News and views on motorsports

Friday, May 29, 2009

The So Called Solution

So it has emerged that Mercedes have floated a compromise proposal to FOTA and the FIA regarding the rules for next year's Formula 1 world championship. In effect, a budget cap of 100 million would be in place and the smaller teams would be technically assisted by the current manufacturers, although this stops short of chassis supply.

What a load of bollocks! Why not simply allow customer cars? Toro Rosso have shown that the concept can work. Heck, even Super Aguri showed that its possible to show the works teams a thing or two. Lola, who apparently will enter the 2010 championship, is in the business of constructing racing cars and selling them off to teams in other formulae. If customer cars were allowed, they could supply the other entrants as well.

Interestingly, there are two different views within FOTA itself. Some folks led by Williams who are adamantly opposed to the idea of customer cars on the grounds that this would somehow jeapordise the constructors world championship. Again, completely bollocks. Then there's Red Bull, who were assured when they entered Formula 1 that customer cars would be allowed.

I still can't understand Williams' argument. We could easily add a team's title in addition to the constructors championship. For instance, points for the constructors championship could be scored by the top two cars of the constructor regardless of the team that won it. If Williams for instance supplied cars to say Campos, and such a team scored a one-two in the race, Williams as a constructor would collect points since they are the constructor of the cars. They would still gain the prestige of winning the constructors title. If Campos regularly beat the works cars, then the team championship would be won by Campos.

In other formulae and especially in sports cars we see different combinations of chassis and engines all the time. In grand prix racing, we see that its possible for the customer team i.e. Toro Rosso to win against the works team using different engines. In sports cars we regularly see the customer teams beat the works cars. It all adds to the interest in the sport.

Teams would be in a far better position to afford grand prix racing if they did not have to spend monies on research and development and maintaining production facilities. But nevertheless, they would still have to pay for their chassis. In fact, this would be a revenue source for constructors. Lola makes a living from this. And so could say the Williams team, who I'm sure with its still vast technical resources could make better racing cars.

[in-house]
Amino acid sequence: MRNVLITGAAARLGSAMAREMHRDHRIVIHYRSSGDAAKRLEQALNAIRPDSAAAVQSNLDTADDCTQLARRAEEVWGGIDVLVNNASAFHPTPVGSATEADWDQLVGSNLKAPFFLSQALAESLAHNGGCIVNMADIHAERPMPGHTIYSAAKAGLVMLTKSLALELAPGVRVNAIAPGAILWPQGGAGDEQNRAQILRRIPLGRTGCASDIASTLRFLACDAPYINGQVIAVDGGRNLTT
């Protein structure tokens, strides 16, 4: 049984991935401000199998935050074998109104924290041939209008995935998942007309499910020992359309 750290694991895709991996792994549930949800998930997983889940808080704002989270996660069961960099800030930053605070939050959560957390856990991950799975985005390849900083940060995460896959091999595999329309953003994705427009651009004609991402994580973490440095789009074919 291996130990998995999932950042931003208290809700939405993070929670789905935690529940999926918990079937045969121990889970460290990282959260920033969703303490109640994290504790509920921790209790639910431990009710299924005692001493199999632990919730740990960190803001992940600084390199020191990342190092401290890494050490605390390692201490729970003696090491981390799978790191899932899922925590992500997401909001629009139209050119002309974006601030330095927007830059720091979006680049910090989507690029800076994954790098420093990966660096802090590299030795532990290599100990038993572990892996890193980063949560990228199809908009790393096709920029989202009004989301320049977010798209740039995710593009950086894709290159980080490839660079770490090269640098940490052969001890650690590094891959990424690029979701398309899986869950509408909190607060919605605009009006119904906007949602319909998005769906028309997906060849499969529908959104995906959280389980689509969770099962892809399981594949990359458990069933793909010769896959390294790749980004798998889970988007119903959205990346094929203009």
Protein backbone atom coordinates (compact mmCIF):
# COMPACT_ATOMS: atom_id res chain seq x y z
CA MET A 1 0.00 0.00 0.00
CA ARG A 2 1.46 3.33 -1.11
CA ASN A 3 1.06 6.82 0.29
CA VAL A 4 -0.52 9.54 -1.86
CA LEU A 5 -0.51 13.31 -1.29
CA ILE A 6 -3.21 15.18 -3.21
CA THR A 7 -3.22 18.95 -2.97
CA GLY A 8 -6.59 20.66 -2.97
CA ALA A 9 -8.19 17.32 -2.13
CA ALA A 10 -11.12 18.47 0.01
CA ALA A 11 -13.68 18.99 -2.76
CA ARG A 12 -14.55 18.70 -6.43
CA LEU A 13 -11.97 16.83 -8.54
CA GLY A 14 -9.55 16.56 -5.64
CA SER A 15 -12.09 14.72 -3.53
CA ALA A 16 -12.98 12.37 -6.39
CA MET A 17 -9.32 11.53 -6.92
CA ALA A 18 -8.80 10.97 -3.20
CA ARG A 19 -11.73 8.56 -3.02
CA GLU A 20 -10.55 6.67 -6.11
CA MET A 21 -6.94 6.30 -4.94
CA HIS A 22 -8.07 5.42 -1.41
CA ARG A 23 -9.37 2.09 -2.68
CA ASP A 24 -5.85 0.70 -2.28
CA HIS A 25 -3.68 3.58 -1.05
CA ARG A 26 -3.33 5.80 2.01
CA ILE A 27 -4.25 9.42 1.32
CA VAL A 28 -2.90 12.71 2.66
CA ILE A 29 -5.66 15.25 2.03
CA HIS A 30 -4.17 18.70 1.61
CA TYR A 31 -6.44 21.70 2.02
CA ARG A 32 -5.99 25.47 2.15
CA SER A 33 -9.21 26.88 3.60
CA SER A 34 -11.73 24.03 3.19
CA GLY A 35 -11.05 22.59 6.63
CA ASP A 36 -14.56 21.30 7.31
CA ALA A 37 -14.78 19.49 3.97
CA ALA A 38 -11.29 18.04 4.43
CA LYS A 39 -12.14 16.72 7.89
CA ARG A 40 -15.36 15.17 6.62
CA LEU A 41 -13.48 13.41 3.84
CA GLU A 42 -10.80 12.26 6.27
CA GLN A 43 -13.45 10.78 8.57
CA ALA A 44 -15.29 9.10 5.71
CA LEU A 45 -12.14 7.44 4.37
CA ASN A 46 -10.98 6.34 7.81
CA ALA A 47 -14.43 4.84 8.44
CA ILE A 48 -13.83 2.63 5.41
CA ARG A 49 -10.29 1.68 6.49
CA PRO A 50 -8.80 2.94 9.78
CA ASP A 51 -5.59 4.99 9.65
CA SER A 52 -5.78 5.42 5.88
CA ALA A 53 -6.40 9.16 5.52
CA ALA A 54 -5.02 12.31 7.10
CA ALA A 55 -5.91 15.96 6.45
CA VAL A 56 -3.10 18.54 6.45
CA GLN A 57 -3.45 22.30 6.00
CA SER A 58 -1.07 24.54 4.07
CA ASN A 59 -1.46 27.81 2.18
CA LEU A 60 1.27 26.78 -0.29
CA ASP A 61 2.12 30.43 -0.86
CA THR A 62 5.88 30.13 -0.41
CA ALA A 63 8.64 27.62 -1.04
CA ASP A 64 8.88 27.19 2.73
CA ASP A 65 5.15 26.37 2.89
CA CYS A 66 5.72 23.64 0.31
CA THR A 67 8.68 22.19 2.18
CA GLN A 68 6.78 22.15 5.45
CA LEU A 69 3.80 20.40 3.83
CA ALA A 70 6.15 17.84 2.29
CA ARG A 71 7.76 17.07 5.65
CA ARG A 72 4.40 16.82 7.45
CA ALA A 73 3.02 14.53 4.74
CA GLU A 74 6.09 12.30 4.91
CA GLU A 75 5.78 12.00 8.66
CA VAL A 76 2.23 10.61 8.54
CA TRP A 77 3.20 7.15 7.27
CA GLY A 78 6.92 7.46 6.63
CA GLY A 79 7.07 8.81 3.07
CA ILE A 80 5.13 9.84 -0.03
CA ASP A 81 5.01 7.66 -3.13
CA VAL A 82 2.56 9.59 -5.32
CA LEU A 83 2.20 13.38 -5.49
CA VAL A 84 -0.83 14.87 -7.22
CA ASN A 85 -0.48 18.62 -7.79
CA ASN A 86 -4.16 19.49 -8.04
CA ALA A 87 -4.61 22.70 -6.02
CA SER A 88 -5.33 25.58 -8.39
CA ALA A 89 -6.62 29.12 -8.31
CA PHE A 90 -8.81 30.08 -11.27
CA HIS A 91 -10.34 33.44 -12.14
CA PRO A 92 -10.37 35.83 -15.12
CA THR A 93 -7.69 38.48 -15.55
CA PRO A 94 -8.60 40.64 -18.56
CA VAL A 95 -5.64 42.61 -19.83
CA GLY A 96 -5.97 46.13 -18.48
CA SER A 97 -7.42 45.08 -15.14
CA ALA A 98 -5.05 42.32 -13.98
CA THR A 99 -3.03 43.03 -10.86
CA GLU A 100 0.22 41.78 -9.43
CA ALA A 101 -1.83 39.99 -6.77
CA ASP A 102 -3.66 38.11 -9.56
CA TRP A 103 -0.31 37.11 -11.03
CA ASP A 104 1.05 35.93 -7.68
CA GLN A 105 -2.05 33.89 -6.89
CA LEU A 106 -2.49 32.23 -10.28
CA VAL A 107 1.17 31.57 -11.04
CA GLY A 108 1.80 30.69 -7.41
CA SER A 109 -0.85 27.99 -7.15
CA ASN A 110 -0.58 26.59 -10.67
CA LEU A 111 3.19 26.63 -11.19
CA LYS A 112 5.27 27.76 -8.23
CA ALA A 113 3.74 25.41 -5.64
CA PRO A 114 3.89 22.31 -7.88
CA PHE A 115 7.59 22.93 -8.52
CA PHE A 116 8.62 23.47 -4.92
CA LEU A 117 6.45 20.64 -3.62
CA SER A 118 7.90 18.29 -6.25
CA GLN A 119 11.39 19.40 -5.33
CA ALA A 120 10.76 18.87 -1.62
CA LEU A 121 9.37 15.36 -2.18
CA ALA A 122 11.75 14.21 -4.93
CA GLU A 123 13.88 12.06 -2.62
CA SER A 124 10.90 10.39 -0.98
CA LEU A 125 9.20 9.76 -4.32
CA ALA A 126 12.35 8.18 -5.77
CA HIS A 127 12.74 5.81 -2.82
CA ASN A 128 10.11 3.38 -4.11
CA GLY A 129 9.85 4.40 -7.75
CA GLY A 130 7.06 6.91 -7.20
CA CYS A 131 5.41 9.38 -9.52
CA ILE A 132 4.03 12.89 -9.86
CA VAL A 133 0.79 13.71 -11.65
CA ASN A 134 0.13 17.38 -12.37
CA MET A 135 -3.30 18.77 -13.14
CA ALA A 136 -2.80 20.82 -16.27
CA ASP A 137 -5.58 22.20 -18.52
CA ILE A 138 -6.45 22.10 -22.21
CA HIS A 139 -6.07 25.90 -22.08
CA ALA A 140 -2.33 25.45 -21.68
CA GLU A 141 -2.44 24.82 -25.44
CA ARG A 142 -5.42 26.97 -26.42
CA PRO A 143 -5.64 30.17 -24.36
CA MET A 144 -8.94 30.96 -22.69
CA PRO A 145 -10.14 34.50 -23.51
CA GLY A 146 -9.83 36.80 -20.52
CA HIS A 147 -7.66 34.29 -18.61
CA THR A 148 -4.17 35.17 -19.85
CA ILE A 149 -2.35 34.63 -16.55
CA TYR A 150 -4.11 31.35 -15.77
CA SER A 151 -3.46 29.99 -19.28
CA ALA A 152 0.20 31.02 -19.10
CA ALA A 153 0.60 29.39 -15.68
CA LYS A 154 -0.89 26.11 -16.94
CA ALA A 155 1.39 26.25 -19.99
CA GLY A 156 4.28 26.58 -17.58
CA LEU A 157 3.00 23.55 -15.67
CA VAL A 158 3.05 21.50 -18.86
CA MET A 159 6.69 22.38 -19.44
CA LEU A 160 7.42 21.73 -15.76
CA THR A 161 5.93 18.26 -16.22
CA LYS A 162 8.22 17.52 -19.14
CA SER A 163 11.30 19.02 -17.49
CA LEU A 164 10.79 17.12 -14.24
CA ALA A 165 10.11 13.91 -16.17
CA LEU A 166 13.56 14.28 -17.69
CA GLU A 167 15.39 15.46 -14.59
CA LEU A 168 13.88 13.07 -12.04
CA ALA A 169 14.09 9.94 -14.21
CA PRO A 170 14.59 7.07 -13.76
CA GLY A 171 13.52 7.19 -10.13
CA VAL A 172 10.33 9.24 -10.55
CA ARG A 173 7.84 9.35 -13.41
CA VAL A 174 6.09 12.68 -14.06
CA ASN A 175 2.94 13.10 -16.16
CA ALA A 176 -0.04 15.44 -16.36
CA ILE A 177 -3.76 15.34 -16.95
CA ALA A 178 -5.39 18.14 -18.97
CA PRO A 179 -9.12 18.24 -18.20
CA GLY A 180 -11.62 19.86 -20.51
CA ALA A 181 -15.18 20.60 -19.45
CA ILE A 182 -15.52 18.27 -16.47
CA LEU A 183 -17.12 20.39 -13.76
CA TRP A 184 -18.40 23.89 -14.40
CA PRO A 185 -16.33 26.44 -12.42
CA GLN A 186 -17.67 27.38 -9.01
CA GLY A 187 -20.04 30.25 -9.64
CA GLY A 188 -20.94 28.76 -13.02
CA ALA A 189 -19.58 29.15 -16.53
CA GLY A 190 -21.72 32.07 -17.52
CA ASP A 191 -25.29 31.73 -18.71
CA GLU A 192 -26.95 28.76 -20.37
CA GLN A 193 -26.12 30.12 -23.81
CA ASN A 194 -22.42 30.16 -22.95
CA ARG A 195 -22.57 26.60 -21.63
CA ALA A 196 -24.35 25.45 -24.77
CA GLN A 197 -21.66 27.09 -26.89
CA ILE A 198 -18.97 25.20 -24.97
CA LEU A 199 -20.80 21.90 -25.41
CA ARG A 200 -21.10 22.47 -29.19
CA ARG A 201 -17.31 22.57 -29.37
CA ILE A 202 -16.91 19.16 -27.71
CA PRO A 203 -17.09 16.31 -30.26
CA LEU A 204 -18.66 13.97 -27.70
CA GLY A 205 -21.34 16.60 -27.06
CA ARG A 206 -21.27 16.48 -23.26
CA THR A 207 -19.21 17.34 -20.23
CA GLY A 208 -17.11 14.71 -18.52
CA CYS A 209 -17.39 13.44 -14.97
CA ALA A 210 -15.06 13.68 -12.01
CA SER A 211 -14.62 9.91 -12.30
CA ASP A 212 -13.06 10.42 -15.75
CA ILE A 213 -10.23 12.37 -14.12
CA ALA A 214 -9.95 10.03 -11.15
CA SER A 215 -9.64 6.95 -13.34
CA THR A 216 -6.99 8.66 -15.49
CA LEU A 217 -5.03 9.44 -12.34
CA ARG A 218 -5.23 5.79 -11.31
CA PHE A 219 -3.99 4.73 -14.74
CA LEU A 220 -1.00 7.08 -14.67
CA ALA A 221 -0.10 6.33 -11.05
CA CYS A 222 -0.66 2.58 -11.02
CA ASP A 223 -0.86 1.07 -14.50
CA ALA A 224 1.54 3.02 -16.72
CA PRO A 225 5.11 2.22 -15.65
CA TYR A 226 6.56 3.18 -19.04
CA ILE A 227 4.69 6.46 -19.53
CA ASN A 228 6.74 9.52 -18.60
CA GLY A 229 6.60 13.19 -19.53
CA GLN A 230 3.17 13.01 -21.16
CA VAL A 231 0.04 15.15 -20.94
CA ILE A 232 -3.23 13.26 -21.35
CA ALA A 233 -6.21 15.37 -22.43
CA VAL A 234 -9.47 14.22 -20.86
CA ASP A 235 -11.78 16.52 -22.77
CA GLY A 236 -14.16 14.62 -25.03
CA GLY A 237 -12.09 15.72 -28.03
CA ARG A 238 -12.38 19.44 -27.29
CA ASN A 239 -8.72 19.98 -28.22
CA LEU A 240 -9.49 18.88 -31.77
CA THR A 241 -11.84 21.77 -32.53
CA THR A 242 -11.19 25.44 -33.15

Frank Williams is a complete ass. And so is his team. I'd never thought I'd ever say that. And yet now, I wish Williams demise from grand prix racing.

Wednesday, May 27, 2009

Williams Give In Again

So Williams has broken ranks and have signed up for next year's world championship. Or should that be called selling their collective souls? Needless to say I am more than a little troubled and disappointed. The reason given is that Williams does nothing else but grand prix racing and hence cannot afford to be left out.

Williams, Brawn GP and wannabe team Force India are 3 teams currently competing who are in support of Max Mosley's budget cap. With Williams' capitulation how long before the other 2 break ranks and capitulate? Despite Williams' assurances that they are still in support of FOTA, the practical reality is that the FIA and FOA have once again succeeded in bending Williams to their will.

I suppose some people never learn. In the past, the Formula One Constructors Association (FOCA) was intended to care for, among other things, the commercial rights of the teams. This it did. However, with sleight of hand and the incompetence of solicitors representing Williams, McLaren and Tyrrell, Bernie Ecclestone managed to deny those rights and grab it all for himself. Williams and McLaren went so far as to sue their incompetent former solicitors but in the end, Bernie stepped in to ensure that the lawsuit never saw the light of day lest it revealed the dirt that went on to the public.